Since 1923 • For a greater Loyola

The Maroon

Dorothy Day lives on in new book, local house

Colleen Dulle

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Saint. Anarchist. Activist. Opinions about Dorothy Day vary widely, but a new book by her granddaughter, Kate Hennessy, is shedding some light on the controversial Catholic figure.

Hennessy’s presentation on her book “Dorothy Day: The World Will Be Saved by Beauty” drew a sizable crowd to Loyola’s Ignatius Chapel last week, with some attendees sitting in the windowsills and on the piano bench once the seats filled up.

Hennessy read three passages from her book, then took personal questions from the audience that showed Day is still a figure who proves difficult to define.

Audience members asked about Day’s relationship with her husband and the abortion she had in the 1920s, along with how Hennessy’s family feels about Day going through the process of being examined for sainthood in the Catholic church.

Day was a suffragette and bohemian in New York before her conversion to Catholicism in the mid-1920s. She founded the Catholic Worker movement with Peter Maurin, and the two opened and operated communal houses and farms focused on aiding the poor and taking nonviolent political action.

She was arrested several times while practicing civil disobedience, and she edited the Catholic Worker newspaper, in which she advocated the Catholic economic policy of distributism, which she believed fell somewhere between socialism and communism. This led to her being considered a political radical.

When Pope Francis visited the United States in 2015, he included her in a list of exemplary Americans, along with Abraham Lincoln, Martin Luther King Jr. and Thomas Merton, a Trappist monk and author.

Hennessy said she hoped her book would show that her grandmother was a complex person.

“What has happened is people cherry-pick a certain moment in time in her life and take it as, you know, rock solid, she never changed her mind, whatever. And that’s not true,” Hennessy told The Maroon. “I really wanted to bring her story back down to earth.”

Hennessy focused the story heavily on the relationship between her mother, Tamar Hennessy, and her grandmother. Tamar was Day’s only child, and she was not in as much of a spotlight as her outspoken mother.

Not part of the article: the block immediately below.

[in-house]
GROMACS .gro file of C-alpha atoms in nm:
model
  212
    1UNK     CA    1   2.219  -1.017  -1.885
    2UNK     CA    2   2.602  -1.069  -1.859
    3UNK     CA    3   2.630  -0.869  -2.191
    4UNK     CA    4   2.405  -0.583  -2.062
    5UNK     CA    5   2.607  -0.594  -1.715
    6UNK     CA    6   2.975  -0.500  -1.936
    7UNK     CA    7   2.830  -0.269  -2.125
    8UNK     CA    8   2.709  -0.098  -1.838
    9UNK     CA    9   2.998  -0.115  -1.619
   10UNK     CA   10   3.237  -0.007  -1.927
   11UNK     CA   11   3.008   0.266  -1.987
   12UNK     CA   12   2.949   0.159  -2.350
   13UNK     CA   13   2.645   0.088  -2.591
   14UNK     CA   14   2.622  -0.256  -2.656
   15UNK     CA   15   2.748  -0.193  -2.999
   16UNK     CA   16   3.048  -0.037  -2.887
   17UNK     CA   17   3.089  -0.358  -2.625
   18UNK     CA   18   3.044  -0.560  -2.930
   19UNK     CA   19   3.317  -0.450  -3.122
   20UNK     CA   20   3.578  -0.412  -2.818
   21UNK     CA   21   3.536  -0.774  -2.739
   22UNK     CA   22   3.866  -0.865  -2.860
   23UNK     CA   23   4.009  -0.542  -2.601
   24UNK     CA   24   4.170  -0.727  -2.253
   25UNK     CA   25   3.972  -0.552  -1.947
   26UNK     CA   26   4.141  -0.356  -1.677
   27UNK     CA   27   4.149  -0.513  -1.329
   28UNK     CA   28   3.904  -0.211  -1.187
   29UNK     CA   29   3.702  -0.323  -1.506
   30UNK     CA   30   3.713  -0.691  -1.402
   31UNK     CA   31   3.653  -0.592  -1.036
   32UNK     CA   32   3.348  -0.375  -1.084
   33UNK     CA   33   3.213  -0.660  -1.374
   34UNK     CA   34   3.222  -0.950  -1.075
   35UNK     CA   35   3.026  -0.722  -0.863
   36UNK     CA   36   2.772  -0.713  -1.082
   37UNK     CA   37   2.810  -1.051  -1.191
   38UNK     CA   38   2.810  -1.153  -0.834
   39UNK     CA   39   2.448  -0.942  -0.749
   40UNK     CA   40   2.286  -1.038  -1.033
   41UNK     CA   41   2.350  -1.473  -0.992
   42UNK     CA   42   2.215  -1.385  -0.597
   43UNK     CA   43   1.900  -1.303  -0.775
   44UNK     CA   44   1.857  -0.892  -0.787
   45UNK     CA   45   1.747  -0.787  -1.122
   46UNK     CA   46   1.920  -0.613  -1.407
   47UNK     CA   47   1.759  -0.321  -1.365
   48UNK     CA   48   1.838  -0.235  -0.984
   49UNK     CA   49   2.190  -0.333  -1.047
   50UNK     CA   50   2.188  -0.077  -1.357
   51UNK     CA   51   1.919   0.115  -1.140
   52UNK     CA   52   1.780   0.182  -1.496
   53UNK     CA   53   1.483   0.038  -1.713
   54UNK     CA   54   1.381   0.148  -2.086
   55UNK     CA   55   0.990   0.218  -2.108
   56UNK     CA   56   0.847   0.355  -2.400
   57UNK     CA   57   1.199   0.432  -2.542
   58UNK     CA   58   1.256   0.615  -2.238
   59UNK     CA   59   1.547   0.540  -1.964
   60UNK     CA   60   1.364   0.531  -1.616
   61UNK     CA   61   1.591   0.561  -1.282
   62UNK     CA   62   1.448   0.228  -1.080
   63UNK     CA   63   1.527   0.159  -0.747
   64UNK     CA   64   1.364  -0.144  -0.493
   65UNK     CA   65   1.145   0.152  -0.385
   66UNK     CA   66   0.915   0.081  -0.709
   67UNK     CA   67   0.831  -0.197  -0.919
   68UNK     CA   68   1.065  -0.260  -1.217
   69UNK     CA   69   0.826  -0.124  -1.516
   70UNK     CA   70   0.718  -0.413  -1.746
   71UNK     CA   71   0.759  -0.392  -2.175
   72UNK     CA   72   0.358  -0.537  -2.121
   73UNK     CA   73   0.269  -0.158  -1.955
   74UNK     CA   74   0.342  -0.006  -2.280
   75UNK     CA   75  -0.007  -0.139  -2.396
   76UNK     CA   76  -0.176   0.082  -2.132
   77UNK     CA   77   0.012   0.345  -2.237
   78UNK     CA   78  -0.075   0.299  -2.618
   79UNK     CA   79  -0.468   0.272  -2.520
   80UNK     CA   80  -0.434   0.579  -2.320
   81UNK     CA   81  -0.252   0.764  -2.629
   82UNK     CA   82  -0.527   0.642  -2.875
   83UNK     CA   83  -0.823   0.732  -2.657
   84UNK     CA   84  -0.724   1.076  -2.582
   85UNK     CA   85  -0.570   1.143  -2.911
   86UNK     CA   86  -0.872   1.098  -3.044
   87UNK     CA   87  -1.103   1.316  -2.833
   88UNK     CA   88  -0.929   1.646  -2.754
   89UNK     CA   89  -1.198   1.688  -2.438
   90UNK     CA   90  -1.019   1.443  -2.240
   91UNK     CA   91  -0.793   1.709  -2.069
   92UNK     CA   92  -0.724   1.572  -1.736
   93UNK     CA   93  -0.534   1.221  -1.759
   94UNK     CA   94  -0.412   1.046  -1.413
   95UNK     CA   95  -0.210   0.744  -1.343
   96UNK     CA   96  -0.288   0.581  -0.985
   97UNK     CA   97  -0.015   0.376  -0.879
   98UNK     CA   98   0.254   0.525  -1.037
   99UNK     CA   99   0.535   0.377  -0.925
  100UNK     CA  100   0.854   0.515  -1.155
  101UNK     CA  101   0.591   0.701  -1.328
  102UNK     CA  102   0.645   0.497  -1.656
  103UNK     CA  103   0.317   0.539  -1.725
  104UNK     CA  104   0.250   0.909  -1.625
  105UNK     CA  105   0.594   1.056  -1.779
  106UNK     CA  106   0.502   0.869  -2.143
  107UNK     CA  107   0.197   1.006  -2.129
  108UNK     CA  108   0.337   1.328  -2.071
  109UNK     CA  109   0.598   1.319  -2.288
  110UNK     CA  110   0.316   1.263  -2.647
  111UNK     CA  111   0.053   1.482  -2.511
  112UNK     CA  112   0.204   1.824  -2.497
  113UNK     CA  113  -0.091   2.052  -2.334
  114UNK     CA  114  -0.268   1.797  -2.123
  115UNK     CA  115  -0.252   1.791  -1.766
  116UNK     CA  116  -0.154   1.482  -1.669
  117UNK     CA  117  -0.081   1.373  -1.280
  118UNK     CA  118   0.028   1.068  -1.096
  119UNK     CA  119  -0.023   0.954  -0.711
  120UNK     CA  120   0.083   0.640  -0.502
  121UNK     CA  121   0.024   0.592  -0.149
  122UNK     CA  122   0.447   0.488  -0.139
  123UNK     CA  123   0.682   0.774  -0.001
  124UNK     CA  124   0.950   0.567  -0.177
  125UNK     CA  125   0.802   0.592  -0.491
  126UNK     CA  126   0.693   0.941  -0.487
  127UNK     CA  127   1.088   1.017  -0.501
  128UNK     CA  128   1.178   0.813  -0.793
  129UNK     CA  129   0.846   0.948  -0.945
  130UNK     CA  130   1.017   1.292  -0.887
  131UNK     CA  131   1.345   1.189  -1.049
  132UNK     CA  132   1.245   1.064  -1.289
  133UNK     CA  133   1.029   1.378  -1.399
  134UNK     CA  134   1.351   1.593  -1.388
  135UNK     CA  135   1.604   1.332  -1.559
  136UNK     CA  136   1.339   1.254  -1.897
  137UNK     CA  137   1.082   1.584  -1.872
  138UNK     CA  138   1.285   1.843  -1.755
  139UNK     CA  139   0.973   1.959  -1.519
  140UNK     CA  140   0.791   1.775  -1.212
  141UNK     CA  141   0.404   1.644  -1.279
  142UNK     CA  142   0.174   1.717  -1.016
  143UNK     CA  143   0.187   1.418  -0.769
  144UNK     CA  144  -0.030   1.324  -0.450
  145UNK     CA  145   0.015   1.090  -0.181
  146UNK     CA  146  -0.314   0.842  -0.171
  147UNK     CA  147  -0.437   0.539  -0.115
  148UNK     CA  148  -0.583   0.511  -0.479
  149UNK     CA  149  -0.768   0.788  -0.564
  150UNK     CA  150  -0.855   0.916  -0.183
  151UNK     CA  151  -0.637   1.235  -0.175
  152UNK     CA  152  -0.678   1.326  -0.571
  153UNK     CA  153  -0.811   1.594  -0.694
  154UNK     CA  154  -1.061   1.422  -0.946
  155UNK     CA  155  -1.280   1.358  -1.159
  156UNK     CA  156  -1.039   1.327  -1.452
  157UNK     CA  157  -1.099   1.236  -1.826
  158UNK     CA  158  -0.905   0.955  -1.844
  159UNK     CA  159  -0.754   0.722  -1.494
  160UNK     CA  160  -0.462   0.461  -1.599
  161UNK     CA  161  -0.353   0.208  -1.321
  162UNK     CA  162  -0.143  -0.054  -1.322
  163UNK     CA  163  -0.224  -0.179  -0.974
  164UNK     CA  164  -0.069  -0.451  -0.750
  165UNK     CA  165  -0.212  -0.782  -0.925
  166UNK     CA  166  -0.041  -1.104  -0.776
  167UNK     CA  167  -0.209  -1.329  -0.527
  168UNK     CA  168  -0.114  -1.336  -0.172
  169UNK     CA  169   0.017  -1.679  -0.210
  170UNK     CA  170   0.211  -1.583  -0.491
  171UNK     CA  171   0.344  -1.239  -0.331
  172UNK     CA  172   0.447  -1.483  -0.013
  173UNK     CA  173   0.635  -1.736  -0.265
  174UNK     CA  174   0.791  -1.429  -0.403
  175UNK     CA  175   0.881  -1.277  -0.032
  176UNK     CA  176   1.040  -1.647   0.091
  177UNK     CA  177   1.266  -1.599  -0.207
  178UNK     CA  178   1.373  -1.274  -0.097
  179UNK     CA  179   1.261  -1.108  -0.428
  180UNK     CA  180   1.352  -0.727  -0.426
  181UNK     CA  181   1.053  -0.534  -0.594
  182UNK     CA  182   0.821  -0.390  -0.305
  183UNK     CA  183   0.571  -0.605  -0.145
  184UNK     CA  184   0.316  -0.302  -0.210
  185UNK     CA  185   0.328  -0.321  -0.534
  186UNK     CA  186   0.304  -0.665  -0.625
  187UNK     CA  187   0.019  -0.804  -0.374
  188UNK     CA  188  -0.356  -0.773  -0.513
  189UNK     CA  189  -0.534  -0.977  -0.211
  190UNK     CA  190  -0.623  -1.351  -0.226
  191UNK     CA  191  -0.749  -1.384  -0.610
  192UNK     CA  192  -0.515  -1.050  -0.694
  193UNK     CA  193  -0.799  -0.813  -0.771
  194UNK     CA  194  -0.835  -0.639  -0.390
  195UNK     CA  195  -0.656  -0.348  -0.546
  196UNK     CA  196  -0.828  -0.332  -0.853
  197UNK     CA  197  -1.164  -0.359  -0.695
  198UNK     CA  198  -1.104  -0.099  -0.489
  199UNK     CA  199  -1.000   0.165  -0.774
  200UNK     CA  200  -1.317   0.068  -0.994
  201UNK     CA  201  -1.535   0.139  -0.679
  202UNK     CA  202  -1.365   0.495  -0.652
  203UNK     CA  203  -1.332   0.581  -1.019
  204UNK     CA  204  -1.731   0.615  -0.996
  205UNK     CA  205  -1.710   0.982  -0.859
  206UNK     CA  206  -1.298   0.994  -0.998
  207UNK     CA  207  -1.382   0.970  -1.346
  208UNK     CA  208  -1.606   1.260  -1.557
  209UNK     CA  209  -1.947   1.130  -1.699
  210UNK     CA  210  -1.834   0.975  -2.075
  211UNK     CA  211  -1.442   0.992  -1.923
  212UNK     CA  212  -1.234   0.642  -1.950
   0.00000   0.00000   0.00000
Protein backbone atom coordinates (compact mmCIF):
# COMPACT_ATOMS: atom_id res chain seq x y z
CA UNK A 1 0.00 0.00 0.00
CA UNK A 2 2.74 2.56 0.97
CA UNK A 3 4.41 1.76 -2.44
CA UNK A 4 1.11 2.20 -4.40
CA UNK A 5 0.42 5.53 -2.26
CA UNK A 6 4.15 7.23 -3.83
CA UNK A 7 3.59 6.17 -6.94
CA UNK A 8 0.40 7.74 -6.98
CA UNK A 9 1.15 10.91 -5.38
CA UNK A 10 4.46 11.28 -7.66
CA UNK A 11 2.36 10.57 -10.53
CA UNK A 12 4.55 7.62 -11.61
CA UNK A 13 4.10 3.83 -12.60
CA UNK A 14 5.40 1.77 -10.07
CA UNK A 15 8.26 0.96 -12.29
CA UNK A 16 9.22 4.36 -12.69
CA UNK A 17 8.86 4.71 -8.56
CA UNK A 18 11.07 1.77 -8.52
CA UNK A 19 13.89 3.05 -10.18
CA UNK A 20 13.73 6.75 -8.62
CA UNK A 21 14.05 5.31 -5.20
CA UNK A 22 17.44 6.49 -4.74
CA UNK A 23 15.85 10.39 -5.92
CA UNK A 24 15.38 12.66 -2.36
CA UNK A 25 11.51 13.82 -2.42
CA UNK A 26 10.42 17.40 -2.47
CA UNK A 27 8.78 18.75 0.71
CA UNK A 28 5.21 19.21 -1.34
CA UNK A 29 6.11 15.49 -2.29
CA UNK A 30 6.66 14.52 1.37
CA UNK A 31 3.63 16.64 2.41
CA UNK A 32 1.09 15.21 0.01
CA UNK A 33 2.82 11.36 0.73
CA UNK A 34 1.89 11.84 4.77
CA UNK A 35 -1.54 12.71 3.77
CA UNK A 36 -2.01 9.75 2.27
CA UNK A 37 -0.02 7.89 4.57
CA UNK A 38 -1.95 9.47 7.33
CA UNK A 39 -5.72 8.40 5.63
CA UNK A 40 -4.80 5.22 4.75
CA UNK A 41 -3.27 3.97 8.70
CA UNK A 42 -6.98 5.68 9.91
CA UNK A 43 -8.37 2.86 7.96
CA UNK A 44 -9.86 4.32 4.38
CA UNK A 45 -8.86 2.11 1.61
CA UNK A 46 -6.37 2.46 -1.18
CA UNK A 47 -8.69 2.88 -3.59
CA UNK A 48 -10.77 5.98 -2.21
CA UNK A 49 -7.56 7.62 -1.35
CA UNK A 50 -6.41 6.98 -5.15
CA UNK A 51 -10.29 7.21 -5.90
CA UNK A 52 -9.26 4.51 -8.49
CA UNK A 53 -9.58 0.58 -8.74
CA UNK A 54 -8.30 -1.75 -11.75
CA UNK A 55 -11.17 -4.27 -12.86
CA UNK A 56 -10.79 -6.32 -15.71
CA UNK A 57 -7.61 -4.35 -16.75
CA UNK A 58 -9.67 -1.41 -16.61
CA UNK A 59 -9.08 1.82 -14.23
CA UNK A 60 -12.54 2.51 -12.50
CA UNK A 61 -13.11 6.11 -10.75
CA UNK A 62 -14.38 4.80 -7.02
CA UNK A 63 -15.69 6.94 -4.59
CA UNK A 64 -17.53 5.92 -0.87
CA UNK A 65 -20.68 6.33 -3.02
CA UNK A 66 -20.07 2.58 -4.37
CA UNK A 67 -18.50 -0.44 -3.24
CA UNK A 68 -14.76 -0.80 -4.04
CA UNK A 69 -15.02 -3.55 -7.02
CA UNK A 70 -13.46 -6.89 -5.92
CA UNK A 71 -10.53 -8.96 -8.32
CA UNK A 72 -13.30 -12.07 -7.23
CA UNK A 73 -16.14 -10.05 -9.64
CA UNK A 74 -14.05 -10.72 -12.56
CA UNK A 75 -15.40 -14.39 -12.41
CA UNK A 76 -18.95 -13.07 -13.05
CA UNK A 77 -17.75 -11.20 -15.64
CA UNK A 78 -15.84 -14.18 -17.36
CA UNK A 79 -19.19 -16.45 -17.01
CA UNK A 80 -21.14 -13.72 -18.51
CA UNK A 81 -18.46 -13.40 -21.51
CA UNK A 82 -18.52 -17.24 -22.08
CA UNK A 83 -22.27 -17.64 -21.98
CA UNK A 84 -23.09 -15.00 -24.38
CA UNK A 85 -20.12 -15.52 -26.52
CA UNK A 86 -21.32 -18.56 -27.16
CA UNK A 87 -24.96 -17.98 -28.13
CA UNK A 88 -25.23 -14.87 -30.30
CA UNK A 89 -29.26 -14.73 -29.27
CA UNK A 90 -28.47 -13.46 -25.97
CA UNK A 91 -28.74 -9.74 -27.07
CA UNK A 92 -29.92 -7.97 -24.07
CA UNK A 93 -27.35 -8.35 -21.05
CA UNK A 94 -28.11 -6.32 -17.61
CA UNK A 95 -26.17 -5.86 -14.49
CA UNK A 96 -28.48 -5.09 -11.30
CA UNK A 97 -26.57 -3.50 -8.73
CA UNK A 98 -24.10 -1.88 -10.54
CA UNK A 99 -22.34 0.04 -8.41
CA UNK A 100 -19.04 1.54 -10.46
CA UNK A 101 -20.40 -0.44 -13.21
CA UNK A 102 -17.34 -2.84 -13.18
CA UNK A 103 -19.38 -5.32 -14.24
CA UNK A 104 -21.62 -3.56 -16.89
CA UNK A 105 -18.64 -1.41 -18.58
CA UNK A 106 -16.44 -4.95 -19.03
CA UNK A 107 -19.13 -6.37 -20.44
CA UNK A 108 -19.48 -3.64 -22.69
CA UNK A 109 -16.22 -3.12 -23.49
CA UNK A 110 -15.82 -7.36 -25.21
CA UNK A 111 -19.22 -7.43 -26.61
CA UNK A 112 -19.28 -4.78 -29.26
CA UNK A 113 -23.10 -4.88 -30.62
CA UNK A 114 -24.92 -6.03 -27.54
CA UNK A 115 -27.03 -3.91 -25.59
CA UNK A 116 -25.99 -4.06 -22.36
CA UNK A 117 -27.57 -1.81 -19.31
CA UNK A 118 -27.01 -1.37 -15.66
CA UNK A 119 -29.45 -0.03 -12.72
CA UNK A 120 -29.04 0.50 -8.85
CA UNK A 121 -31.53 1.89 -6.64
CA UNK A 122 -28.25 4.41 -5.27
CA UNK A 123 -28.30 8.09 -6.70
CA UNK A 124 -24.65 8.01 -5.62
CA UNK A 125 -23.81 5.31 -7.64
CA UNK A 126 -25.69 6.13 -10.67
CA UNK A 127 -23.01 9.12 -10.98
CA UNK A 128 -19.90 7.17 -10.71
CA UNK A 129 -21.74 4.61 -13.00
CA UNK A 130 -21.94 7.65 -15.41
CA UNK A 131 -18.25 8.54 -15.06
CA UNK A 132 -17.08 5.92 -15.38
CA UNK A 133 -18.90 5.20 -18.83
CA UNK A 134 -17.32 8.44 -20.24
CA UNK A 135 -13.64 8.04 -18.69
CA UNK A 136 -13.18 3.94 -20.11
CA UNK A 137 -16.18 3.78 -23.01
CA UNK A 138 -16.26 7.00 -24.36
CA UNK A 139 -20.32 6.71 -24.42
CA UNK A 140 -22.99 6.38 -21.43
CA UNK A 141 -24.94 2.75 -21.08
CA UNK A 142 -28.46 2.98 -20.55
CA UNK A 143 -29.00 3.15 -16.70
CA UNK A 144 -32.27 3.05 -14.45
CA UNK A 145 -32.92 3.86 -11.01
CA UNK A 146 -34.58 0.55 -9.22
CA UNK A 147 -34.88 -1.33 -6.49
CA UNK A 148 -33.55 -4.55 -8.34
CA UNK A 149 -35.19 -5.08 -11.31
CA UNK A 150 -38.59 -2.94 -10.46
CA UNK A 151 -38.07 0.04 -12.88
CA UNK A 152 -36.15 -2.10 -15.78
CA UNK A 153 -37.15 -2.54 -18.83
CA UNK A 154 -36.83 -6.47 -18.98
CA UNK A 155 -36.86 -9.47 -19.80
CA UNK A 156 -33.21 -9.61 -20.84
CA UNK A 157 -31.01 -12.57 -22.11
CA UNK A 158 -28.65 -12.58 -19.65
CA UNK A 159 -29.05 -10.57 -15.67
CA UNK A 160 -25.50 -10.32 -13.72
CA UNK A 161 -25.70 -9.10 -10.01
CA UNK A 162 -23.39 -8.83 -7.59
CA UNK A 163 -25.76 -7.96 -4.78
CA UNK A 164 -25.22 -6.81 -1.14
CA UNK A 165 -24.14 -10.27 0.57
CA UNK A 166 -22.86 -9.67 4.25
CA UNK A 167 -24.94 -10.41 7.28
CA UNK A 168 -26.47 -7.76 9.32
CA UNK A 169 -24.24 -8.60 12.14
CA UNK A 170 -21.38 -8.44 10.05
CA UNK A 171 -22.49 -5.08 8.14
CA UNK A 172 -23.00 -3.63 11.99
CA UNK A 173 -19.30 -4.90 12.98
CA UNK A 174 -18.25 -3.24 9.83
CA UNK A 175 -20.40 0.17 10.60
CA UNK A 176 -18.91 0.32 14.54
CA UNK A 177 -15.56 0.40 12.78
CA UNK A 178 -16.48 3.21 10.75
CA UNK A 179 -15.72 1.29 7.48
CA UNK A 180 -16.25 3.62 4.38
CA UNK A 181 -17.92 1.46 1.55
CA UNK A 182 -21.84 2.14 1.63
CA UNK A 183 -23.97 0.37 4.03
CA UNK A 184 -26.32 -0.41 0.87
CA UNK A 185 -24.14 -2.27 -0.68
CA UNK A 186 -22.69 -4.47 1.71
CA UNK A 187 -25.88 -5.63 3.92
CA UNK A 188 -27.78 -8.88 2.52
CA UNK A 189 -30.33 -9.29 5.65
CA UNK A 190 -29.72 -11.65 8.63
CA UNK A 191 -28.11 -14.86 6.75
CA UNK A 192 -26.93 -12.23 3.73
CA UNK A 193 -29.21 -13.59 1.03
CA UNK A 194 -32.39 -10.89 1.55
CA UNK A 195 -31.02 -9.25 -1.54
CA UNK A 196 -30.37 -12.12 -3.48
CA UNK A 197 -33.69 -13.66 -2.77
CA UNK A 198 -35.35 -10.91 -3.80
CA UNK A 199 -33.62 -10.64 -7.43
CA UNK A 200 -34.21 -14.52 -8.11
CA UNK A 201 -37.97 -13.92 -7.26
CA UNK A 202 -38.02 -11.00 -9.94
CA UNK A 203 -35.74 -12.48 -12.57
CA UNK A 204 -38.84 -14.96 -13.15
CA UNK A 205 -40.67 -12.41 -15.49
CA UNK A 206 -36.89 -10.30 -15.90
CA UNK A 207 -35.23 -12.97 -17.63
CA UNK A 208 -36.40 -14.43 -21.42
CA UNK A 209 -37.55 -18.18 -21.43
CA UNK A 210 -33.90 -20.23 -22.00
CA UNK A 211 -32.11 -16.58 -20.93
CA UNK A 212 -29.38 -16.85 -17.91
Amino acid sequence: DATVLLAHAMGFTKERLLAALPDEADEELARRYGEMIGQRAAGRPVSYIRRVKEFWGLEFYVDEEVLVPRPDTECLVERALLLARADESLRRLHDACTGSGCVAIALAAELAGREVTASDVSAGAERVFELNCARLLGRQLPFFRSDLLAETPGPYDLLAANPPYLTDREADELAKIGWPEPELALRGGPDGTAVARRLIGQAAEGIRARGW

“This celebrity business, this ‘celebritization,’ it takes people out of their day to day life, which, what is that? Human interaction. Human love. I really wanted to bring [Day] back into that, and in a way that’s true to the complexity of the relationships between her and my mother and to me,” Hennessy said. “I really wanted to tell my mother’s story. If I didn’t tell it, it would be forever lost, and it’s a huge part of Dorothy Day’s life.”

Hennessy also said she wanted to write about family: both her biological family and the Catholic Worker family, which extends to New Orleans. It’s hard to know just how wide the network is, though, because the Catholic Worker is loosely structured and follows Day’s philosophy of anarchism.

The New Orleans Catholic Worker house is a white and blue double shotgun in the Irish Channel, just a few blocks from the former St. Thomas housing project. It has two large rooms for families who need a place to stay.

The Catholic Workers in the house are Katie Kelso and her husband, John, who re-opened the house after it had been closed for a few months two years ago. It was originally founded in 2010.

Kelso said that the community here focuses on community, spirituality and resistance. They host families in need; serve meals with Hope House, another Catholic charity around the corner from their home; pray together and attend Mass; and work with activist groups Take ‘Em Down NOLA and Fight for 15.

She’s only a few pages into Hennessy’s book but said she’s already encountered a story about Day that she had never heard before.

“I feel like if there’s a woman in the world whose life I want to know about, it’s Dorothy. So I feel like, yeah, I’m connected to her,” Kelso said.

She said that reading books about Day helps her feel close to the Catholic Worker community.

“When you live in community and you live in a Catholic Worker [house], your life is a lot different than, maybe, somebody else’s life. So when you read these stories or you get to talk to other workers, you just both get it, because you’re like, yep, I know what that’s like,” Kelso said, describing the chaos of a Catholic Worker house.

She said that a few days ago, a man from Central Africa appeared on the front porch who spoke only French. He had a slip of paper in his hand with the house’s name and phone number on it.

Kelso also said that whenever the community has tried growing vegetables in milk crates on the driveway, they’ve inevitably been stolen during the night.

It’s these stories, she said, that are common in Catholic Worker communities everywhere.

Hennessey agreed with Kelso. Though she never lived in a Catholic Worker house, she grew up around them and still goes to visit the house Day founded in New York.

“I love the people there, and it’s crazy and it’s chaotic and it’s dirty and whatever, but I just love it. It’s a real sense of belonging there,” Hennessy said.

Hennessy said that even after writing her book, she is still trying to understand her grandmother’s philosophy.

“I can’t get away from it. All these questions, I’m still trying to figure out not only what she meant but what it means to me, and that will be a lifelong process,” Hennessy said.

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Since 1923 • For a greater Loyola
Dorothy Day lives on in new book, local house